O’Sullivan was not only writing and editing as she travelled but, thanks to technology, also submitting pieces – and having them accepted for publication – thus giving her a solid core of work for a book by the time she was back in Dublin.

San Diego Bay –
its deep blue darkened
by an aircraft carrier

(Southern California)

rushing to lunch
I pass a homeless woman –
her sparkly sandals


Elsewhere offers much to be enjoyed and, for me, contains only one tiny ‘flaw’ in that some of the em-dash breaks in the haiku seem to be in the wrong place but I wasn’t sure if this was an editing error or a deliberate choice:

viewing tower
in the rooftop pool below –
a lone swimmer

(Hong Kong)

To me, the natural break is:

viewing tower –
in the rooftop pool below
a lone swimmer

Elsewhere is well produced with three or four haiku per page on a nice weight of paper and the attractive cover image was taken by O’Sullivan at Kompukuji temple, Kyoto, Japan. Armchair travellers, those who have visited these places and those longing to get out and explore will enjoy O’Sullivan’s genuine and honest approach. She has done a grand job of using her fresh, traveller’s eye to bring us thoughtful glimpses of the people she met and the things she saw – and has gifted us the chance us to keep her company on the long journey from Home and back again.


I haven’t commented on the long-form poetry as it hasn’t been my field for a good while, but I did wonder why so many are rhymed – have they come back into fashion and no one’s told me? Quite possible.

Read an Irish Times article by O’Sullivan about her travels and the book.

Thirty percent of the profits from sales of this book are to be donated to environmental group Friends of the Earth Ireland.

Book of remembrance

I have finally got around to reading A Train Hurtles West, a collection of haiku by Irish poet Maeve O’Sullivan – and chose to pick it up on a day when I really needed distracting from my life, a ‘wobbly’ day in other words and one that had taken me unawares.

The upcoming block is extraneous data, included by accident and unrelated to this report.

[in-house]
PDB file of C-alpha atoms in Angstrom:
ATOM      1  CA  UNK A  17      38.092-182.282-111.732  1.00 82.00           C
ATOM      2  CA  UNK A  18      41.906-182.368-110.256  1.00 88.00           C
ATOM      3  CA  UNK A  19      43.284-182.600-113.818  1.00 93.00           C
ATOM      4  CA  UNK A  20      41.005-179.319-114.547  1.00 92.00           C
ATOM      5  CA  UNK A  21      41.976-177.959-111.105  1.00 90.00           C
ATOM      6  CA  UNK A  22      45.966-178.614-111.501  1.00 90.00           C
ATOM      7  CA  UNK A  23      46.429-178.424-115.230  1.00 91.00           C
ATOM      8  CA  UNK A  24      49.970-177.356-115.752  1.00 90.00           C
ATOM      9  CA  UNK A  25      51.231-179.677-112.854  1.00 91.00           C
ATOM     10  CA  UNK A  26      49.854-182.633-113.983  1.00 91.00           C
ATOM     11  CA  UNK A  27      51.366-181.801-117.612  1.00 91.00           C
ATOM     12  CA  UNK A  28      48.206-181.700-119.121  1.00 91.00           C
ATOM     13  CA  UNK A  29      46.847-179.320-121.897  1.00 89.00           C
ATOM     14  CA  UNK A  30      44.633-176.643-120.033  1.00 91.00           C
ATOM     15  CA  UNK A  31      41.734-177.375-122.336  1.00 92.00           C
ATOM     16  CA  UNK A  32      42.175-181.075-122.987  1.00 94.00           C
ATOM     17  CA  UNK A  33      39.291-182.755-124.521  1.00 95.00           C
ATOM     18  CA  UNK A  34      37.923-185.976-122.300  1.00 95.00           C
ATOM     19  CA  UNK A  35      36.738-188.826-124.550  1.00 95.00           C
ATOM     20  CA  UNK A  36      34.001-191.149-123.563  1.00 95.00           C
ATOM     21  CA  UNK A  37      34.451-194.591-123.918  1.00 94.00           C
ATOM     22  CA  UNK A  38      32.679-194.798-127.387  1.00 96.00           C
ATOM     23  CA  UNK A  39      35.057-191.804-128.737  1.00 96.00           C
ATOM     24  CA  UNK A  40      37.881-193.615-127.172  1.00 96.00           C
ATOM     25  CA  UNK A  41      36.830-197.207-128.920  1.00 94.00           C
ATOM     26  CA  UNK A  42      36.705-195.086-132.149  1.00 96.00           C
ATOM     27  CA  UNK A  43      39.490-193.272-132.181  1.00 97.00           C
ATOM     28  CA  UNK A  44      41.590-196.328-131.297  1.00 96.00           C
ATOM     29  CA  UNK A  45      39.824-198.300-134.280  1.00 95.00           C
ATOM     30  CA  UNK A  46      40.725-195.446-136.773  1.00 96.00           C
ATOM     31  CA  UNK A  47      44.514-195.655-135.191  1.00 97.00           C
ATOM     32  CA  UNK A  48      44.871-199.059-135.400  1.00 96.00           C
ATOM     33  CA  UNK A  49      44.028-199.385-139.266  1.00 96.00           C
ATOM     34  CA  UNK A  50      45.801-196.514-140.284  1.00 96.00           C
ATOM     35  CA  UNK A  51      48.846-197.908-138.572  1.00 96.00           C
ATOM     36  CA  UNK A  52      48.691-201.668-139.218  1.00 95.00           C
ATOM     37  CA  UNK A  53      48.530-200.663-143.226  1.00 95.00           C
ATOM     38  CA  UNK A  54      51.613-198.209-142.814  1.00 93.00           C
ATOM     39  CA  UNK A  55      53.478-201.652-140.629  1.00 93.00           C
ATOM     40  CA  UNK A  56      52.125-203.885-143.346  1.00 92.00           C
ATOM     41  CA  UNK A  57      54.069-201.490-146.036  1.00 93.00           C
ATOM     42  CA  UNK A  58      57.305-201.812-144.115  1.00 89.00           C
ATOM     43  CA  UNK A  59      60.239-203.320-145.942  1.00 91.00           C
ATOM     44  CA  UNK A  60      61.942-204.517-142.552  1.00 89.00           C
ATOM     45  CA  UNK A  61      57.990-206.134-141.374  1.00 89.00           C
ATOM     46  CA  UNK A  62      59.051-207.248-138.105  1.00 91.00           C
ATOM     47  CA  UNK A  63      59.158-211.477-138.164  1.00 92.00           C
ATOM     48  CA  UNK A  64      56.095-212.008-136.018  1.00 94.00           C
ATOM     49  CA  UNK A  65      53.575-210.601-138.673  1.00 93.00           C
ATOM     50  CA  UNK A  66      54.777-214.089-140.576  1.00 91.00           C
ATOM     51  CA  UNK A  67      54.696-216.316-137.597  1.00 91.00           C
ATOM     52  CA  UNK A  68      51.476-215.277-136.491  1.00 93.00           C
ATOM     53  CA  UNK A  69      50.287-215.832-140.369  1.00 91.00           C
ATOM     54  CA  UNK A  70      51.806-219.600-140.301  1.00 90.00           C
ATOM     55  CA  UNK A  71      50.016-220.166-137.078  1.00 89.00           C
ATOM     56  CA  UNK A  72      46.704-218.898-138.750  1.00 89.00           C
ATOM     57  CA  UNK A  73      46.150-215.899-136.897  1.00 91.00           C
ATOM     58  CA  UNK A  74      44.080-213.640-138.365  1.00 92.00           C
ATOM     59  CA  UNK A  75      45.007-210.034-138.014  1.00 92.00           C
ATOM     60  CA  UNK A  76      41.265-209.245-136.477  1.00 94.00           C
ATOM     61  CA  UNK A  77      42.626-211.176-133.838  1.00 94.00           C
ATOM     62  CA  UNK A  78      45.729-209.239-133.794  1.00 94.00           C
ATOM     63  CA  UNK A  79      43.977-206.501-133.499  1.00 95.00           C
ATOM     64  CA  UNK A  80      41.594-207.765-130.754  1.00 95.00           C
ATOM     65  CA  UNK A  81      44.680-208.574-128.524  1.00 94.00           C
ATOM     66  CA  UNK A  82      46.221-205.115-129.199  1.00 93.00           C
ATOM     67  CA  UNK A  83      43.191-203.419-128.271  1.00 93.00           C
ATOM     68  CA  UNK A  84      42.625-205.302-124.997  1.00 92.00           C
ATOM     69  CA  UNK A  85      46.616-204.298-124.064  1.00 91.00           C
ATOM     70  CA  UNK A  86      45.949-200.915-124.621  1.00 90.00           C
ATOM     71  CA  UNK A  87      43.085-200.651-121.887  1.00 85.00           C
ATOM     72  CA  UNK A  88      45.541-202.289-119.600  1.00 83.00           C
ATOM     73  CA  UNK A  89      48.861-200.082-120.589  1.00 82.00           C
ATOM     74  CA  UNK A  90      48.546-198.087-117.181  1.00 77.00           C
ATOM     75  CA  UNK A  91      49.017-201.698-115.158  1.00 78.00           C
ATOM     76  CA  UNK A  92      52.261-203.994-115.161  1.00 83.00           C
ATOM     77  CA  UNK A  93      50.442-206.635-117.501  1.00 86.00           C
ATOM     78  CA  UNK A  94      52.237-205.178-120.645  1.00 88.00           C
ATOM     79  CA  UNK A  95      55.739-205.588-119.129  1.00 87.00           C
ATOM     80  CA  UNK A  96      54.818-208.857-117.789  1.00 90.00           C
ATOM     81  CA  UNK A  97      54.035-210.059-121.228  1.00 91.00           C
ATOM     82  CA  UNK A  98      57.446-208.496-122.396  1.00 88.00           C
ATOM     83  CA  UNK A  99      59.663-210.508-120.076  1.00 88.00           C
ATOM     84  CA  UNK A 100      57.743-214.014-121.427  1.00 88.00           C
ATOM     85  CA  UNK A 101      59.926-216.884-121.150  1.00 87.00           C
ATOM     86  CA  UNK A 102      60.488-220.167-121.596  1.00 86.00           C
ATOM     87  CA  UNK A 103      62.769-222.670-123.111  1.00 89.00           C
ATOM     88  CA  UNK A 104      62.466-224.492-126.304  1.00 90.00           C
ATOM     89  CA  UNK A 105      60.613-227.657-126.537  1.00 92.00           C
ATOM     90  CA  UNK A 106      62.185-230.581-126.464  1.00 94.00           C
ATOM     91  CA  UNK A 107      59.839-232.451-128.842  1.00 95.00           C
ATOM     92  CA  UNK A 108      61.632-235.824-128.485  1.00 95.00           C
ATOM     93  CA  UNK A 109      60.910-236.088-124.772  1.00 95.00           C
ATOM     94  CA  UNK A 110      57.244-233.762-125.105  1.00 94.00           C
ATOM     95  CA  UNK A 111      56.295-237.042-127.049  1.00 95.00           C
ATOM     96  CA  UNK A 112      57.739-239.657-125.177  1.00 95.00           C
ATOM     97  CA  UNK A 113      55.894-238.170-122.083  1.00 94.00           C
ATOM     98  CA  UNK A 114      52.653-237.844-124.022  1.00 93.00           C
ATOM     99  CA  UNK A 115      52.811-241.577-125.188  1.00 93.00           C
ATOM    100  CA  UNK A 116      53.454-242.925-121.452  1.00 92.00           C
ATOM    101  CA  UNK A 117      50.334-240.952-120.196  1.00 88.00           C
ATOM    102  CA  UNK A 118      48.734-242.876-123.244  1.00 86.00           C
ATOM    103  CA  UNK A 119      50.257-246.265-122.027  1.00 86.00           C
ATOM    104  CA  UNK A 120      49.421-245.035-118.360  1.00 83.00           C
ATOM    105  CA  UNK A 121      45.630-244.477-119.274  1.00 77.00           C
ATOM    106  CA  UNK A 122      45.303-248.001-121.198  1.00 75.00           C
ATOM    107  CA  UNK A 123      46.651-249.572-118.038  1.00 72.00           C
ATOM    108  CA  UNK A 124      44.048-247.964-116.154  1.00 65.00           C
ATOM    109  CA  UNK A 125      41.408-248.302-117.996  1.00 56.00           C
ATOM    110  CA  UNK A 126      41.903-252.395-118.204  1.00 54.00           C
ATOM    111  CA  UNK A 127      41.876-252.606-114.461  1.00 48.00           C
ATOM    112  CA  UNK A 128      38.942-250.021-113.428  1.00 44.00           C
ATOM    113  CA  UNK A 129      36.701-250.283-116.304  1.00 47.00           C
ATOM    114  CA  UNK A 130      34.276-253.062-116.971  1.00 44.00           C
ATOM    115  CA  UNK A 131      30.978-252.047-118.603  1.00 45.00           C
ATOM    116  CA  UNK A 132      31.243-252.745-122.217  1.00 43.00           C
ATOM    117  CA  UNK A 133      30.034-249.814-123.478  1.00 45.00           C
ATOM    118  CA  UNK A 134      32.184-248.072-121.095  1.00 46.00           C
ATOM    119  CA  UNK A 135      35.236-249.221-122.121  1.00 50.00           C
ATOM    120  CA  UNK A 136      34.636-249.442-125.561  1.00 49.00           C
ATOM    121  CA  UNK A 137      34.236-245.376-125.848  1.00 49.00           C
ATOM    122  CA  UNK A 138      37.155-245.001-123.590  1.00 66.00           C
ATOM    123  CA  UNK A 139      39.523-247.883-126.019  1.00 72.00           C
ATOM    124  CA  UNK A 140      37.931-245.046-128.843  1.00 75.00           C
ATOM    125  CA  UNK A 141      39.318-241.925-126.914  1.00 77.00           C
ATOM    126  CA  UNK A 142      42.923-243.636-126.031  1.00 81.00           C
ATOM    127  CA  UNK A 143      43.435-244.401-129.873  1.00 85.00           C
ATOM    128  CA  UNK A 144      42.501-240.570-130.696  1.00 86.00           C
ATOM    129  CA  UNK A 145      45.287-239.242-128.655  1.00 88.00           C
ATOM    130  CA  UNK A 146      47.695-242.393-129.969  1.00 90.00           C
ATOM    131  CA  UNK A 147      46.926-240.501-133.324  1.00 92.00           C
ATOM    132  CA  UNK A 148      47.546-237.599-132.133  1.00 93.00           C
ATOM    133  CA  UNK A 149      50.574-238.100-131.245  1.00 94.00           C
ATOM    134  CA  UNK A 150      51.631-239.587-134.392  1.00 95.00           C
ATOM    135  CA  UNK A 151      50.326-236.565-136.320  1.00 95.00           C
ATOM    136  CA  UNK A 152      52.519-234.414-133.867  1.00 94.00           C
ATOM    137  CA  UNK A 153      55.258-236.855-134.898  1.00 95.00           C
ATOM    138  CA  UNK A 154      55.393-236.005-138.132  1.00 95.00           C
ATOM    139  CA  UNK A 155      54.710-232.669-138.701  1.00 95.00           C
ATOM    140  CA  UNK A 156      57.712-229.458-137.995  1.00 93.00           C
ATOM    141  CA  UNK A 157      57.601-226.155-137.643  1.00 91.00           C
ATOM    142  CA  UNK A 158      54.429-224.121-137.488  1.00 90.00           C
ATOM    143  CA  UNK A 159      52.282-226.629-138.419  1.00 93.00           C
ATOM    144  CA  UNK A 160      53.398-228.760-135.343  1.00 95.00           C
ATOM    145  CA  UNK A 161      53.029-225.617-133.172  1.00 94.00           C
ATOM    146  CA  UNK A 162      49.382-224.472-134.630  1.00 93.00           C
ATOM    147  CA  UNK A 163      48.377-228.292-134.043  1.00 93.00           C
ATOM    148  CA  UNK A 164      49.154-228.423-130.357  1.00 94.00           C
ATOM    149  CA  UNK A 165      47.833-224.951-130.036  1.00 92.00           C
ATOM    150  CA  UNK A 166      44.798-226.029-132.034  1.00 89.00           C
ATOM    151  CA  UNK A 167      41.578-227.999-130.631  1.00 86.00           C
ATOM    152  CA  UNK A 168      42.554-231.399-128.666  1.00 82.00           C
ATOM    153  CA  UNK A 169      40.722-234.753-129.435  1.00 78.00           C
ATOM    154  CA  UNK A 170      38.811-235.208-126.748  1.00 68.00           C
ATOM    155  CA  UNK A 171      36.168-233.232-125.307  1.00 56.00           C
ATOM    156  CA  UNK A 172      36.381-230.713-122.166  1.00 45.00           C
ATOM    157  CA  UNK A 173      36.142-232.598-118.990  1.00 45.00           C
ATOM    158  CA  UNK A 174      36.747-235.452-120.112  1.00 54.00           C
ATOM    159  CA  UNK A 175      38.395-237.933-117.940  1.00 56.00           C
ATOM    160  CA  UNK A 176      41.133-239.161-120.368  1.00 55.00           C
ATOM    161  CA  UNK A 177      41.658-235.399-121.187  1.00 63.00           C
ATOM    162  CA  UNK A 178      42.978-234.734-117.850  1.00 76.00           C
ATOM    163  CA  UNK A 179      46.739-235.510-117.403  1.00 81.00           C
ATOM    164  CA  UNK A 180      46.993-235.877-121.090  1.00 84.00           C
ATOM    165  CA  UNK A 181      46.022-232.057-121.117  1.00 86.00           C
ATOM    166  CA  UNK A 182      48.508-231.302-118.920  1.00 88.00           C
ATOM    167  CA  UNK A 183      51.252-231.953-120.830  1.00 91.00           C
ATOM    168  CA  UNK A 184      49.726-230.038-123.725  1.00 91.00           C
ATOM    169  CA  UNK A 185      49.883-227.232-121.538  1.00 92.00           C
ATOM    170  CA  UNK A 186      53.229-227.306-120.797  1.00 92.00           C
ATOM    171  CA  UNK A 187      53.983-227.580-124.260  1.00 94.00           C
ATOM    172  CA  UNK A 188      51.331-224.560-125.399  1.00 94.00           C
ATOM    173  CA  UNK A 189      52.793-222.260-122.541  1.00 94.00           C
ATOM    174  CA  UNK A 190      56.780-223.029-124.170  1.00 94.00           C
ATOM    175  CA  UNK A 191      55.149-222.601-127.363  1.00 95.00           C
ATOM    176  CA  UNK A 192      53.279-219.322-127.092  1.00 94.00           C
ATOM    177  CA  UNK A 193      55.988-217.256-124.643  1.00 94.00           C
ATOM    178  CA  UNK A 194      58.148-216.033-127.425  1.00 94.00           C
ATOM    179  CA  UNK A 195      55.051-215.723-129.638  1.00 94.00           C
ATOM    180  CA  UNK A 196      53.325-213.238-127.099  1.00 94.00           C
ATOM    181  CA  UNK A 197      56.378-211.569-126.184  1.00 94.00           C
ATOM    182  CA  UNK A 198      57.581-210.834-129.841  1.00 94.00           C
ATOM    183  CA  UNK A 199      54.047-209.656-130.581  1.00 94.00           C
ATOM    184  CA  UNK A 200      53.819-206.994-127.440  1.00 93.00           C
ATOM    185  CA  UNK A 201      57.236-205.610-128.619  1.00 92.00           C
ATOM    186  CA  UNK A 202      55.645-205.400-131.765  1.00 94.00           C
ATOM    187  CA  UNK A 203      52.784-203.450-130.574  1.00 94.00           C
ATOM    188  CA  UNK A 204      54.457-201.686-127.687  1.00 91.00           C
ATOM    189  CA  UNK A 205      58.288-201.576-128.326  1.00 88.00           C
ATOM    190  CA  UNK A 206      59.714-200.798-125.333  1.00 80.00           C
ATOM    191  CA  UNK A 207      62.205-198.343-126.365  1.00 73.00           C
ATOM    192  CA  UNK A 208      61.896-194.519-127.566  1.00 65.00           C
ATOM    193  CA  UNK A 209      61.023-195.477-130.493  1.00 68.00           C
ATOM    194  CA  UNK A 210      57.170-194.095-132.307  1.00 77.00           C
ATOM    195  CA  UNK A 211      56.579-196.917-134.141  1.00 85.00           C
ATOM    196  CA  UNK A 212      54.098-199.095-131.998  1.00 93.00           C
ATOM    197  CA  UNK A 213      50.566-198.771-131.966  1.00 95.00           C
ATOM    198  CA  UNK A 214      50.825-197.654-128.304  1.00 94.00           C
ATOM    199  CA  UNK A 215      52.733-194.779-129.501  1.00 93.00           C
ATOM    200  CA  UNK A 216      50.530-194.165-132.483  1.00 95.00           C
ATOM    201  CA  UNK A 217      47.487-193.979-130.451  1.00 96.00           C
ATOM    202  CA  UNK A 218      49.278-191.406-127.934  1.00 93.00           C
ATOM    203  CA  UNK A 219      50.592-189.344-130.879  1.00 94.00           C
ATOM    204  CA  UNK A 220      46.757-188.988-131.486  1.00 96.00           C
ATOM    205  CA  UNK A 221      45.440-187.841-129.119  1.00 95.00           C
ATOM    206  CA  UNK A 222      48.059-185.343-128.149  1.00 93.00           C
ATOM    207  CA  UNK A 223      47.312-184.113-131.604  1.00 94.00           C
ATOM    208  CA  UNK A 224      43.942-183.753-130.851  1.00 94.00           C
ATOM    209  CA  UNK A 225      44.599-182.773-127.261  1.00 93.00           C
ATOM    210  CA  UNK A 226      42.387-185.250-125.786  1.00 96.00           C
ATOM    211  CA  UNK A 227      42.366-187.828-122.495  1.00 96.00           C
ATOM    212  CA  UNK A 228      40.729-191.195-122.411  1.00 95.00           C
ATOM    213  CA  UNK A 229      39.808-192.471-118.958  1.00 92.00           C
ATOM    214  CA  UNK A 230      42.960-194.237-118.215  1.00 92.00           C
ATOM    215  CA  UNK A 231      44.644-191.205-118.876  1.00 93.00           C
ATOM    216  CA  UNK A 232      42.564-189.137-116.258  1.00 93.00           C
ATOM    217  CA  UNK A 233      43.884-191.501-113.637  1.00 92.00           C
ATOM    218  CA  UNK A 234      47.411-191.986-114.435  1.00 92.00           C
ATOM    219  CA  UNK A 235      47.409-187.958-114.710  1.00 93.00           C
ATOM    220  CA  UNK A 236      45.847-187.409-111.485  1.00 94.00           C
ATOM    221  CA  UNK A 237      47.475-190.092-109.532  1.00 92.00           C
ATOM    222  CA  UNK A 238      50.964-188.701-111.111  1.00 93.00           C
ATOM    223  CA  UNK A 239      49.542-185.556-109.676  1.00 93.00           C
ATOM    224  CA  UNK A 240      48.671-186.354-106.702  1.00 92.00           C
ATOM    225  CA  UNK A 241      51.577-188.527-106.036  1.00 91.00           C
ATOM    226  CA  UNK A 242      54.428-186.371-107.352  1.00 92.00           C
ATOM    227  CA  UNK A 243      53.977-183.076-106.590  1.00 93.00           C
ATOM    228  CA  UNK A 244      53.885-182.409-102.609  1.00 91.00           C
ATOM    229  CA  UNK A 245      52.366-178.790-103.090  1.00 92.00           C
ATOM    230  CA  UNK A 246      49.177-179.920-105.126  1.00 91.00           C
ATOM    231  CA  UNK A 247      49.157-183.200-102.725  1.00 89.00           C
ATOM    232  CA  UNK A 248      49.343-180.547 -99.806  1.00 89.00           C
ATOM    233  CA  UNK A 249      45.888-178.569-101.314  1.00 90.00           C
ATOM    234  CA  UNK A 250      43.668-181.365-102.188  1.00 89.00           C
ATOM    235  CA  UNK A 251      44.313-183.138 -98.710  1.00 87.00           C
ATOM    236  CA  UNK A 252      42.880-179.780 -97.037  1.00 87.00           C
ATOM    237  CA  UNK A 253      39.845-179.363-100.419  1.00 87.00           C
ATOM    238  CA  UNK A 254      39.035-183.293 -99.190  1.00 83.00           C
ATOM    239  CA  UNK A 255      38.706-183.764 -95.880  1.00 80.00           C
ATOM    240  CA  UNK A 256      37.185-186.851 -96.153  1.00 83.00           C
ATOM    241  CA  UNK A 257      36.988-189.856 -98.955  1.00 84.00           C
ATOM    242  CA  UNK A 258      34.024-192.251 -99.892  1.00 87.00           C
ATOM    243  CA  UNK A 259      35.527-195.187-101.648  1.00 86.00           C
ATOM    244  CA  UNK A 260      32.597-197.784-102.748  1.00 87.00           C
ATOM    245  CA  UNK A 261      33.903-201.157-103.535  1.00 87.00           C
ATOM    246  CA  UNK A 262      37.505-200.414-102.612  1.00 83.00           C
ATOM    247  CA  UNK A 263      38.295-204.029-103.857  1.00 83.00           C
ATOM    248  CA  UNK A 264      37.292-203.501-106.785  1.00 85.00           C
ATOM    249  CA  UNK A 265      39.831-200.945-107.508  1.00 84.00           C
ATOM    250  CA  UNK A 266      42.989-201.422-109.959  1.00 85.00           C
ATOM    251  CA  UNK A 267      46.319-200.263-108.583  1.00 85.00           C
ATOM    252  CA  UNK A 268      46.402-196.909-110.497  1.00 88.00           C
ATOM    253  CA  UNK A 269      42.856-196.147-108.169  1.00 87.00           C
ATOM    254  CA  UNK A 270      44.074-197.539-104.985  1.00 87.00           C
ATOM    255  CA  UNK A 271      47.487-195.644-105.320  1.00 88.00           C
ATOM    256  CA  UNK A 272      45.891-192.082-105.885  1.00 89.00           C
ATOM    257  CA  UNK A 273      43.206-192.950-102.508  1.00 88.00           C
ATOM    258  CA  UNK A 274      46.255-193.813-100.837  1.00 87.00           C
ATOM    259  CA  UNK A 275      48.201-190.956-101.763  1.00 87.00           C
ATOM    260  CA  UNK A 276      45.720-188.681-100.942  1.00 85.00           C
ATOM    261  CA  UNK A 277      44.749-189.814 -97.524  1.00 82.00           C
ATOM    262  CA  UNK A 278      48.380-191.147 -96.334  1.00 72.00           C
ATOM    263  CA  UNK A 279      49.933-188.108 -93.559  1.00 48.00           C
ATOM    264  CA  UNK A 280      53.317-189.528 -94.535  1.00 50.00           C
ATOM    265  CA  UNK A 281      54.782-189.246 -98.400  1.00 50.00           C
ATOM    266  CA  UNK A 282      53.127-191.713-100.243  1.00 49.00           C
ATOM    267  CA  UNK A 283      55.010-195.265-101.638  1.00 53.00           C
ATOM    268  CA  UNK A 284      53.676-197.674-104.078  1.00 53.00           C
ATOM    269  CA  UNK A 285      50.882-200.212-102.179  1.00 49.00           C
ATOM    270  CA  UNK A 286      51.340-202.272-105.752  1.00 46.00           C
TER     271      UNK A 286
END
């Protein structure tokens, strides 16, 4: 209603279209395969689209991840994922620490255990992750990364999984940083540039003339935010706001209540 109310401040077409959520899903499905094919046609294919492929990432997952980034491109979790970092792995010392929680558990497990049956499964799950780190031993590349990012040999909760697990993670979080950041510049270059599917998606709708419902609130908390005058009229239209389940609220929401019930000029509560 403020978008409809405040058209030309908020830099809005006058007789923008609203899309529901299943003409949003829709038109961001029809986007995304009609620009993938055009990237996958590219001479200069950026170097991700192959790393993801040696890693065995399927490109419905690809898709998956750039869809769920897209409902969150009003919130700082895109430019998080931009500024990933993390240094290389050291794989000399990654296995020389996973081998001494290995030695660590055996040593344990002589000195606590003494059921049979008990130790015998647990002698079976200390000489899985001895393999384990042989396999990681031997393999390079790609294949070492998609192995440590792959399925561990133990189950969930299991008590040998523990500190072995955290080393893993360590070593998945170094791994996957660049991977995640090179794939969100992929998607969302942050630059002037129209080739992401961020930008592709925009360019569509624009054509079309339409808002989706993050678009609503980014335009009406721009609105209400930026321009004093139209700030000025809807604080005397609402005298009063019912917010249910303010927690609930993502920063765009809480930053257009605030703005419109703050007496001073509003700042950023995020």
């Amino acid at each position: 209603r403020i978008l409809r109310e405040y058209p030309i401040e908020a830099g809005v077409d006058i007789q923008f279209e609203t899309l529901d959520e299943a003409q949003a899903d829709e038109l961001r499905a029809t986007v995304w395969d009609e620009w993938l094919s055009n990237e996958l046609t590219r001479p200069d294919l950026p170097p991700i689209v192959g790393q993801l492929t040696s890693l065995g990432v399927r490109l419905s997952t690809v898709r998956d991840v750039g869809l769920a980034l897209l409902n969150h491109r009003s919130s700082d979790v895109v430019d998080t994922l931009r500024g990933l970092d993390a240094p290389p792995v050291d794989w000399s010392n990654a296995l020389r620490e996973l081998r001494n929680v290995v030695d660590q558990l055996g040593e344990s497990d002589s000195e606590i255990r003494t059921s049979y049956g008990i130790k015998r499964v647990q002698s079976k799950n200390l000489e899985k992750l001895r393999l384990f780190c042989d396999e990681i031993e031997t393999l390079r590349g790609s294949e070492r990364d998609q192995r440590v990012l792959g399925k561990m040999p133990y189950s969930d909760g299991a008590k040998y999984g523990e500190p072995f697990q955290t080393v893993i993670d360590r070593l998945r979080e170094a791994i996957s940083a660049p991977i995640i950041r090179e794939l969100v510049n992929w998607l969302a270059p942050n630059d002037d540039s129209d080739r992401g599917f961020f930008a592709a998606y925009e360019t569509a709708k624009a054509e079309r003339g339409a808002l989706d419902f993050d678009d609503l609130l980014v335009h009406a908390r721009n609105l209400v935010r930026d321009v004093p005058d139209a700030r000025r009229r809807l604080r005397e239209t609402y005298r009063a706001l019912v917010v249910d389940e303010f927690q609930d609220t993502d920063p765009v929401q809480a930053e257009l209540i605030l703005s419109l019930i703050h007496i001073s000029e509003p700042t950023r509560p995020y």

And right there, on the first page of haiku, she had me:

first anniversary:
we choose not to enter
the Garden of Remembrance

  • Maeve O’Sullivan, from the Remembering Father section

She has divided the book into small sections with only the title at the top of the page to let anyone who’s interested know that you’ve moved to a new theme – however, the poems are arranged so well that it doesn’t matter if you don’t pick up on a theme change. The seasons are there, but so are Interiors, Music and September Affair, among others.

May breeze
blowing this field of dandelions
to one o’clock

  • Maeve O’Sullivan, from the Spring Haiku section


Being Irish is to be born with a quirky sense of humour and that is evident in several poems:

Murano island:
an exchange of glances
reveals a glass eye

  • Maeve O’Sullivan, from the Fruili Dusk section

O’Sullivan’s assurance with the haiku form is contained on every page. However, if I have one criticism of Train it is that I wish O’Sullivan, a founder of Haiku Ireland, had edited the collection just a touch more tightly – there are a couple of haiku that are statements or that use three images instead of two. But it’s a minor quibble in a collection that hangs together well and is a generous helping of the author’s work.

first glimpse of the kingfisher changing the river forever

Maeve O’Sullivan, from the Birds section

The final section gives the book its name, with the collection dedicated to the poet’s mother, who died last year. As a book of remembrance for a life lived and for a life being lived with all its happiness and sadness, quiet corners and rowdy backdrops, flowers and birds, this will do very nicely indeed.

mother dying            a train hurtles west

  • Maeve O’Sullivan

Copies are £10 / €12 / $15 each, plus P+P, with 30% of the profits from sales going to the Rigul Trust which funds healthcare and educational projects in some Tibetan areas of China. See the publisher’s website for details.